Lead image of Simone Mariposa
It’s long been suggested that the presence of plus sized models was good for the consumer and in turn, good for business. A new study published by Florida State University researchers suggests that there is some truth to the belief that the increased visibility of plus size models has a positive outcome on those who view them.
The study provided insight about a couple of things. First, the idea that women are more likely to have a lasting impression of models that aren’t thin. Second, there was a positive psychological effect as a result of viewing larger and plus size models. The study asked the participants to respond to images of models of various sizes and found that plus size models left the subjects more satisfied with their own bodies, were less likely to make negative comparisons about their own bodies and were more likely to remember the plus size and average sized models.
The researchers drew the conclusion that body positivity has a clear positive outcome and suggests that it could be a useful marketing tool and smart strategy for those that produce media to employ plus size models. This outcome does make sense, but the study itself does leave room for a few questions.
Positive Reinforcements in the Form of Plus Size Models
Now that we’ve got the studies’ explanation and findings out of the way, let’s get real and consider a few things. My first issue is the nature of the sample. The study selected 49 individuals who all indicated they’d like to lose weight. There was no mention of the subjects’ race, clothing size or body shape. In theory, one could suggest that a racially diverse sample of larger plus size women might not respond as positively, given that the plus size modeling industry as a whole has a long way to go with regard to diversity on multiple fronts.
For starters, there’s a huge disconnect between the size of most working plus size models and the size of actual plus size people. On top of that, the plus size modeling industry has become less racially diverse in recent years. I also worry about the idea that one unattainable ideal (the fantasy of being thin) has been replaced by another equally unattainable ideal. Not all plus size women are size 12 hourglass or pear shapes with a flat tummy and I believe that’s the message frequently pushed by advertising. Until someone takes the opportunity to provide more diverse imagery, the idea about what’s aspirational will never change. Finally, the positive response could be tempered by a sample population of women who explicitly subscribe to an intersectional fat positive outlook, or at the very least happy with their appearance and disinterested in weight loss, in my opinion, tend to rightly be more critical and conscious about representation in media and representation. I can’t help but feel like most of the people in the small sample for this study are not actually plus size, but rather fall in the same size range as many plus size models.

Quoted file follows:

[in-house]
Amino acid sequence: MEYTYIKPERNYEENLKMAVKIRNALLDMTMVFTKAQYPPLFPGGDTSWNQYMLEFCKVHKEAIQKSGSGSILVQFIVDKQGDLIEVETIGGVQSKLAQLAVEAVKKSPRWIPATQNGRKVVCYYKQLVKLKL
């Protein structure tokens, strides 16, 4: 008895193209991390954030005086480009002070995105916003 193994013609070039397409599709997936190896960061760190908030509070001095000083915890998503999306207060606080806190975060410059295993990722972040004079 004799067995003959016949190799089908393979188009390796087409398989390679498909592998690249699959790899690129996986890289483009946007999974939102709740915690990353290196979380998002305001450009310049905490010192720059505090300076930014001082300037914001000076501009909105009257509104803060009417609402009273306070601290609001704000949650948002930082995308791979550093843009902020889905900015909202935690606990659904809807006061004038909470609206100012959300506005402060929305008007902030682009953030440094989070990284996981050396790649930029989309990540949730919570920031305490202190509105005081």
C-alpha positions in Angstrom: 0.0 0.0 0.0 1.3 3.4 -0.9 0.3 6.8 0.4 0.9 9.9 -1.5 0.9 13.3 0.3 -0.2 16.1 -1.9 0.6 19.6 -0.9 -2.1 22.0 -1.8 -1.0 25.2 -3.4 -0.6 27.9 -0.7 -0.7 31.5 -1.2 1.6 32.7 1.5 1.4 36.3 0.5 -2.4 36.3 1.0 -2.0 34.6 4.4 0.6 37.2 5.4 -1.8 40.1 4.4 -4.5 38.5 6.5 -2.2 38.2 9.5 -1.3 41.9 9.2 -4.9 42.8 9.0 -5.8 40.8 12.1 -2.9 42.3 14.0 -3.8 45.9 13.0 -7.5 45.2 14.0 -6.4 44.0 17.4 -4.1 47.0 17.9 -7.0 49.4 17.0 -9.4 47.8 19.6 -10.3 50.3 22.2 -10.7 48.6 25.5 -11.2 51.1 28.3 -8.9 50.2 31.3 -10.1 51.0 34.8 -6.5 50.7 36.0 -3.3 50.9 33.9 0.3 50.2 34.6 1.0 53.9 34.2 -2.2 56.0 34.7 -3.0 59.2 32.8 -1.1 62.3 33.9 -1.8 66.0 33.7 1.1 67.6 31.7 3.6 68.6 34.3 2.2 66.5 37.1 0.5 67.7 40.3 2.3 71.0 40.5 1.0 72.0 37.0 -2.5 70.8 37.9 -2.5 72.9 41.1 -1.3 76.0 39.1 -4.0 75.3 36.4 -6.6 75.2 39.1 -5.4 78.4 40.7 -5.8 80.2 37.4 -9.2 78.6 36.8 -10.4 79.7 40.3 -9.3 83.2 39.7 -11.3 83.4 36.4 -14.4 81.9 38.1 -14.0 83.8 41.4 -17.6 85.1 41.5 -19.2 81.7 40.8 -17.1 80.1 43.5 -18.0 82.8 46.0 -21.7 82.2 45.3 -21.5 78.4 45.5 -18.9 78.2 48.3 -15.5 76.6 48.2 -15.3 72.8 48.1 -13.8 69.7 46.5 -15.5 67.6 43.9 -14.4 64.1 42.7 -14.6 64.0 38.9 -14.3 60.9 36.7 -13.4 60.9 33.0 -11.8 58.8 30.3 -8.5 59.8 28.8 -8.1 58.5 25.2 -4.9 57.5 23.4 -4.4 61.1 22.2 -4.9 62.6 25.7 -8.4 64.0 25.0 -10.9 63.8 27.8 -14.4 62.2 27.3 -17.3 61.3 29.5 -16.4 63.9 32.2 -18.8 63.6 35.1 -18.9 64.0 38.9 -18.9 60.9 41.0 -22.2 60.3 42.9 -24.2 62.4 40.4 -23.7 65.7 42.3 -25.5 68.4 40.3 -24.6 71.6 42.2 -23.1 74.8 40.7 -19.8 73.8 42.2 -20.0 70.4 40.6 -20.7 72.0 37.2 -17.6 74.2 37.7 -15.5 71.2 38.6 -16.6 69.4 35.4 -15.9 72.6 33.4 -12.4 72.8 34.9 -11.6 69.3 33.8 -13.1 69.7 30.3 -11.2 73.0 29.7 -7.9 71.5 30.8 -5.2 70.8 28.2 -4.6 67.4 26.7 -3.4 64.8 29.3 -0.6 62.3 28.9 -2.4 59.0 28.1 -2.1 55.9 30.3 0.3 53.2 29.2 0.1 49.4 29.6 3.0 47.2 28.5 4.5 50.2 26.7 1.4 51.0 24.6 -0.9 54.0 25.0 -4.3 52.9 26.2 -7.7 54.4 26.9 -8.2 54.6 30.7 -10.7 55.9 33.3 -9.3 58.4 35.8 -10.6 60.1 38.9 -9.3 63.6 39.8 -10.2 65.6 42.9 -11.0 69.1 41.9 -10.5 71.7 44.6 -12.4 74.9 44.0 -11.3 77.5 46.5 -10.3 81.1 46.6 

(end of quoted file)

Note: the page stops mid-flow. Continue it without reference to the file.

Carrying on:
My second concern lies with the suggestion that body positivity is nothing more a wise marketing strategy. While it is definitely positive to see increased representation for plus size people, it is concerning to suggest that corporate-led initiatives as they are executed now are what’s needed to have a lasting and positive on all plus size folks. For me, a lot of the time, it feels that brands who use influencers who are not plus size models are doing so as a reaction to vocal online criticism. I’m not too cynical to believe there aren’t any brands who thoughtfully include their customers in brand imagery (Eloquii and Re/Dress are great examples of that), but it has to feel sincere and authentic to actually resonate with the plus size customer. Previous attempts at attention grabbing branding to celebrate “plus size” bodies (I’m not naming names today because I’m being nice) have felt deeply out of touch with the actual plus size woman. While companies have no moral obligation to consumers, it’s unethical for brands to use half-assed interpretations of a real grassroots movement.
Ultimately, I think these findings are interesting but inconclusive, given the circumstances, but my Debbie Downer tendencies are well documented. It would be great to see this study done on a larger scale with more depth and background about the nature of the sample. You can read more about it here and you can read the whole study online here.
We’d love to know what you think! Do plus size models have a meaningful impact on you? What sort of representation makes you feel good? Let me know your thoughts?
Until next time…..